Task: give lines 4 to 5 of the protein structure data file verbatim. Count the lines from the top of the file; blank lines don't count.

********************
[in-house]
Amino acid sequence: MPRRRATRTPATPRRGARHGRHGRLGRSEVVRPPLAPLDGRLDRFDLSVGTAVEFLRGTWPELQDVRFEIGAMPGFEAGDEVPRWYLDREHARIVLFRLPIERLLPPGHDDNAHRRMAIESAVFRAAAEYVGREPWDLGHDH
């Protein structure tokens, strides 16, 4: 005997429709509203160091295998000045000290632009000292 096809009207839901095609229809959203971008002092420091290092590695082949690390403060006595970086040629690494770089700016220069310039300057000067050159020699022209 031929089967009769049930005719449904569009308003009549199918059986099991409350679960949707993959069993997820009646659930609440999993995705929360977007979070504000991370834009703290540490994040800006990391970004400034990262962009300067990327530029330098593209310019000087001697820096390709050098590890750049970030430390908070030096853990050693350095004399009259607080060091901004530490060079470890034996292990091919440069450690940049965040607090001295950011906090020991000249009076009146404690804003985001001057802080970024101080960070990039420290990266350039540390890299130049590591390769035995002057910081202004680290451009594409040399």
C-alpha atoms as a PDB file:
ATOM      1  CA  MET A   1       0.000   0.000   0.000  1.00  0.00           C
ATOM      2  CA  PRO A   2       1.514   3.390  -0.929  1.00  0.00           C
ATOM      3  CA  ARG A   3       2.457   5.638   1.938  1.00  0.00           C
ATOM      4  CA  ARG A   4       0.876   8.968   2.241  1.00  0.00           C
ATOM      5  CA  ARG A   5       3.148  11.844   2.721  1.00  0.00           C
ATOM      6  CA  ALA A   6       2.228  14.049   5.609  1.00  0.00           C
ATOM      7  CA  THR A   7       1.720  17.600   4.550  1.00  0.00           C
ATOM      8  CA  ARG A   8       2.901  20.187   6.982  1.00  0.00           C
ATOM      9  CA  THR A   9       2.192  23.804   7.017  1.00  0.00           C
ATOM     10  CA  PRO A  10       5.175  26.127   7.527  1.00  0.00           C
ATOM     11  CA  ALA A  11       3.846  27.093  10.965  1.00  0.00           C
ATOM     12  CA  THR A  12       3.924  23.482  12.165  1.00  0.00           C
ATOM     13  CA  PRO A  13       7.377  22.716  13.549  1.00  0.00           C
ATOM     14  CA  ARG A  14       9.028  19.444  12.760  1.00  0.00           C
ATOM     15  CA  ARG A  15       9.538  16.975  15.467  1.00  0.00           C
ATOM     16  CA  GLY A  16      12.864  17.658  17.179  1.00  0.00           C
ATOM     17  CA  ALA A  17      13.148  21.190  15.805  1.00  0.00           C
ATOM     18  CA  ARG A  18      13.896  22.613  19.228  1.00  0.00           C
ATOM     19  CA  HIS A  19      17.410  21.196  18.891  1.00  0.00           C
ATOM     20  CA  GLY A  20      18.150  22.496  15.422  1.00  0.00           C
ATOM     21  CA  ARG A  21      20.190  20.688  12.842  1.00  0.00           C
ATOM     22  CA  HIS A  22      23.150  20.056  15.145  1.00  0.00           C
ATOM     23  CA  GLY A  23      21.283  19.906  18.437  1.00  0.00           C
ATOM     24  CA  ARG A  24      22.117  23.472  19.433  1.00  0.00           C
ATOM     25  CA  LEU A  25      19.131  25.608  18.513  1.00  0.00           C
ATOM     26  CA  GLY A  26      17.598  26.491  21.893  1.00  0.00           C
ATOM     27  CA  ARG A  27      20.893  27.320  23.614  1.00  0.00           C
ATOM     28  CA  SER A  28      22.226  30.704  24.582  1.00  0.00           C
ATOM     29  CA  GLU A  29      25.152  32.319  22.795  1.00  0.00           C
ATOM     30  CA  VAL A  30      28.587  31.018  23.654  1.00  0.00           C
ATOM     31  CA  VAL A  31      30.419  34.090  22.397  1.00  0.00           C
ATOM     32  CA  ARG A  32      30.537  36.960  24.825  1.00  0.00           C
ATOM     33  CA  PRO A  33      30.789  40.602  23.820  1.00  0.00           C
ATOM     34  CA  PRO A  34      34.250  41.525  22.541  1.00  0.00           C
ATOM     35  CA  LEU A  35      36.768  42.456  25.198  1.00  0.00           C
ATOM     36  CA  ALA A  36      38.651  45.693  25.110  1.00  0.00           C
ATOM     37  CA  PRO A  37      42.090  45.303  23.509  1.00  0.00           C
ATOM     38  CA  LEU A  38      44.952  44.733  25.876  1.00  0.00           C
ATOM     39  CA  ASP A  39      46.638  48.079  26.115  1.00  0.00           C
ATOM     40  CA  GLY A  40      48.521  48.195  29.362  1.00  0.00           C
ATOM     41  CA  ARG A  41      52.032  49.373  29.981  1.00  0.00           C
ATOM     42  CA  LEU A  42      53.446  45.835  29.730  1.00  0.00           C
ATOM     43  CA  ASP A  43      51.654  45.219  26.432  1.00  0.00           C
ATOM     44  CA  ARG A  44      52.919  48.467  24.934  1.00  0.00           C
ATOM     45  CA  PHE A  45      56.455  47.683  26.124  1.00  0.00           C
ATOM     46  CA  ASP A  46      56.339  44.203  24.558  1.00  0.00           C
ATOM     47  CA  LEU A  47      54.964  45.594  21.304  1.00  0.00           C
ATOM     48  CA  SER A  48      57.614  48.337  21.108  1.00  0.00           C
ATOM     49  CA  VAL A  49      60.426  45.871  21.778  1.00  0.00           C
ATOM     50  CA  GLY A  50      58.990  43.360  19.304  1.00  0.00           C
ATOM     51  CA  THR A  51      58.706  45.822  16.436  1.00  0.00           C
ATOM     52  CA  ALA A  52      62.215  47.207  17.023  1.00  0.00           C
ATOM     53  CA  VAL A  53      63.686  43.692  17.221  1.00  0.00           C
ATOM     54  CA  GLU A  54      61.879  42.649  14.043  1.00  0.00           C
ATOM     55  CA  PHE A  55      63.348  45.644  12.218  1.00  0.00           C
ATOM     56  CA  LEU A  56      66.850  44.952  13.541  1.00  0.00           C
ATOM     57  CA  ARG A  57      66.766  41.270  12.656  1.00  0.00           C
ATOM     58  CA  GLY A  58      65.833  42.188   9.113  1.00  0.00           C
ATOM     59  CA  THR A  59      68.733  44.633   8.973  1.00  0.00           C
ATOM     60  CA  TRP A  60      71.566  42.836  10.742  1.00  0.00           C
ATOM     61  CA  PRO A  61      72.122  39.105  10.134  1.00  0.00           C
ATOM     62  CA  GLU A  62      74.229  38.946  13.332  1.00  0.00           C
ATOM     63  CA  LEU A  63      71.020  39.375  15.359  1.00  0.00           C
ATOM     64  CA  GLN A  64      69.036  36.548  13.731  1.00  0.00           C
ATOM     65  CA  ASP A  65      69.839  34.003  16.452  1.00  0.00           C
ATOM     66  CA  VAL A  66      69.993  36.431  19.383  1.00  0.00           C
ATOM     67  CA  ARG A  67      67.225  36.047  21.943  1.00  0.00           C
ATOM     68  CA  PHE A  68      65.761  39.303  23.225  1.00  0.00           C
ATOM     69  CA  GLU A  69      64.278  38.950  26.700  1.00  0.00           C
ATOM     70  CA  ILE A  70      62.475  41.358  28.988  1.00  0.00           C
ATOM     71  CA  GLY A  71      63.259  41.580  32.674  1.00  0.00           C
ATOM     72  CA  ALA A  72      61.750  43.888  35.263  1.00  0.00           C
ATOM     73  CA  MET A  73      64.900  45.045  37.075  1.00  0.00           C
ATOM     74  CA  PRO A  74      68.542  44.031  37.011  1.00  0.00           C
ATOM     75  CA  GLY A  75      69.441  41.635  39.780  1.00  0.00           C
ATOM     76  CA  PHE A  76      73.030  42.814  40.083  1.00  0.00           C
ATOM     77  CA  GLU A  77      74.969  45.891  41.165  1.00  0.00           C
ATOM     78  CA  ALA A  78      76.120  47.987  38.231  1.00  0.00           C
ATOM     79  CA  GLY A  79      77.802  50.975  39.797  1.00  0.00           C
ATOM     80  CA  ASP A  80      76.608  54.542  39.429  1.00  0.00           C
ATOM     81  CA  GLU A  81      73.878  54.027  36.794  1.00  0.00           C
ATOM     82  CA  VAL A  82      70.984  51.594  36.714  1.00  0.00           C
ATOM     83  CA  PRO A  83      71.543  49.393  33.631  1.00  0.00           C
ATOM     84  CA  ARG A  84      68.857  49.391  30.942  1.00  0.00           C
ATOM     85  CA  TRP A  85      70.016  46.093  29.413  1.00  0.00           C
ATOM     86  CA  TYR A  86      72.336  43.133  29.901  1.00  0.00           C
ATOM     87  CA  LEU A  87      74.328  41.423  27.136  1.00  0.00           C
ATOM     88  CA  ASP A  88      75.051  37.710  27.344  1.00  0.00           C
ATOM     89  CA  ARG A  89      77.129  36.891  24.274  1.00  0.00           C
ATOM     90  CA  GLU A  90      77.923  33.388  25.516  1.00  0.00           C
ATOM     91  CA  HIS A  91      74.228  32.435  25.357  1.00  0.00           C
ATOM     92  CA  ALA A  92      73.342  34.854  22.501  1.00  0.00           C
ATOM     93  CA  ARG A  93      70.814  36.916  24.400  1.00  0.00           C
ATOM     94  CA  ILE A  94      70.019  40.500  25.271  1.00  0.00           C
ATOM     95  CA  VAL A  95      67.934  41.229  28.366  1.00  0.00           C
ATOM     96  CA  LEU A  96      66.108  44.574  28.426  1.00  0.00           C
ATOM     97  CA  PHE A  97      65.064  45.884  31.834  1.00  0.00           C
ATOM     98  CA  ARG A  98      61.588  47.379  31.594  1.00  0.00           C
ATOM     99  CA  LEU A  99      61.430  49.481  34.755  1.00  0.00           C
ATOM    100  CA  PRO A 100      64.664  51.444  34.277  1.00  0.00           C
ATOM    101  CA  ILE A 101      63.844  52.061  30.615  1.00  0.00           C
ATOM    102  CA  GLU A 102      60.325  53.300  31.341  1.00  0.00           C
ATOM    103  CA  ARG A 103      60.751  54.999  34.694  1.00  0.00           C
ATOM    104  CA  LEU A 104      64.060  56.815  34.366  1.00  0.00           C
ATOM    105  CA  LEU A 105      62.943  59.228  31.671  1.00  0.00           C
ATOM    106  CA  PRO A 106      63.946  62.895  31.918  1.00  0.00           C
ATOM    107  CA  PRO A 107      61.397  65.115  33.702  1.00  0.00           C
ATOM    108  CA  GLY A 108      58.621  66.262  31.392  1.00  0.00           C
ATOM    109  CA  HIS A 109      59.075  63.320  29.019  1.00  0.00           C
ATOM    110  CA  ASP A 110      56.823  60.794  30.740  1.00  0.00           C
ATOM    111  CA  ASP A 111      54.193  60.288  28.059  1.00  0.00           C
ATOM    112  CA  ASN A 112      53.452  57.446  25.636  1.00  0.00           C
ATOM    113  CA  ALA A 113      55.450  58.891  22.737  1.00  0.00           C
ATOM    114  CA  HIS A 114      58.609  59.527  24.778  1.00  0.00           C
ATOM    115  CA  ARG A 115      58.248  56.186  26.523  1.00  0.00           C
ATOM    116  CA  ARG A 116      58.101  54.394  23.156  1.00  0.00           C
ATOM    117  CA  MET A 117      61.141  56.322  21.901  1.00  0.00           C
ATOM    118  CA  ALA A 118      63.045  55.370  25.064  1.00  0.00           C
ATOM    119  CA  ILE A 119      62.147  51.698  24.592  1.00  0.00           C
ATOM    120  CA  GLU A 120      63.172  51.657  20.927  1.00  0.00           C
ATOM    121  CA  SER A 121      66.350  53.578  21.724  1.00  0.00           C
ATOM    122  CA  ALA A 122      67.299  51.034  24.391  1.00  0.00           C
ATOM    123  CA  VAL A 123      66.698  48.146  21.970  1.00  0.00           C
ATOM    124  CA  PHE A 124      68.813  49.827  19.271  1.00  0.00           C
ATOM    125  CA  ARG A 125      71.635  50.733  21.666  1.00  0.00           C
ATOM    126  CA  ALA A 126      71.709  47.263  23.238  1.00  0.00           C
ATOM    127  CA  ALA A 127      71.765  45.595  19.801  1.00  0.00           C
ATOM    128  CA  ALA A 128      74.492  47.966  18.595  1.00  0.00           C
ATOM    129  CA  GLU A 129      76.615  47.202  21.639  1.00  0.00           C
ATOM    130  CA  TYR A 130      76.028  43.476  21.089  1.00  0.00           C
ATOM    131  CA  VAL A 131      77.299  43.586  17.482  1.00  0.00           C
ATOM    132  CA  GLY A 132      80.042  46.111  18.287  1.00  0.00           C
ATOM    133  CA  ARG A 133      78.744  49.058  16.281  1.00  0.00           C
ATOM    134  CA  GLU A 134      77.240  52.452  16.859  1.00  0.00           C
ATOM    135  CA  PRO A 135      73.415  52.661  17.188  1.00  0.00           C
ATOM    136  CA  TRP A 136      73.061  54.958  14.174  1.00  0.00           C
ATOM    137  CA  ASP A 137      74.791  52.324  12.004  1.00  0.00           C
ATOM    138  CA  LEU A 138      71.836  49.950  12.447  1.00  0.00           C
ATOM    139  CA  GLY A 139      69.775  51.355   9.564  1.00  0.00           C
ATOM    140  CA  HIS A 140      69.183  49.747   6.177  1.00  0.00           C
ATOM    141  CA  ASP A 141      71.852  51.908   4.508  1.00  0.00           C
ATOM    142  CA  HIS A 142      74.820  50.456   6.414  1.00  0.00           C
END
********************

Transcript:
C-alpha atoms as a PDB file:
ATOM      1  CA  MET A   1       0.000   0.000   0.000  1.00  0.00           C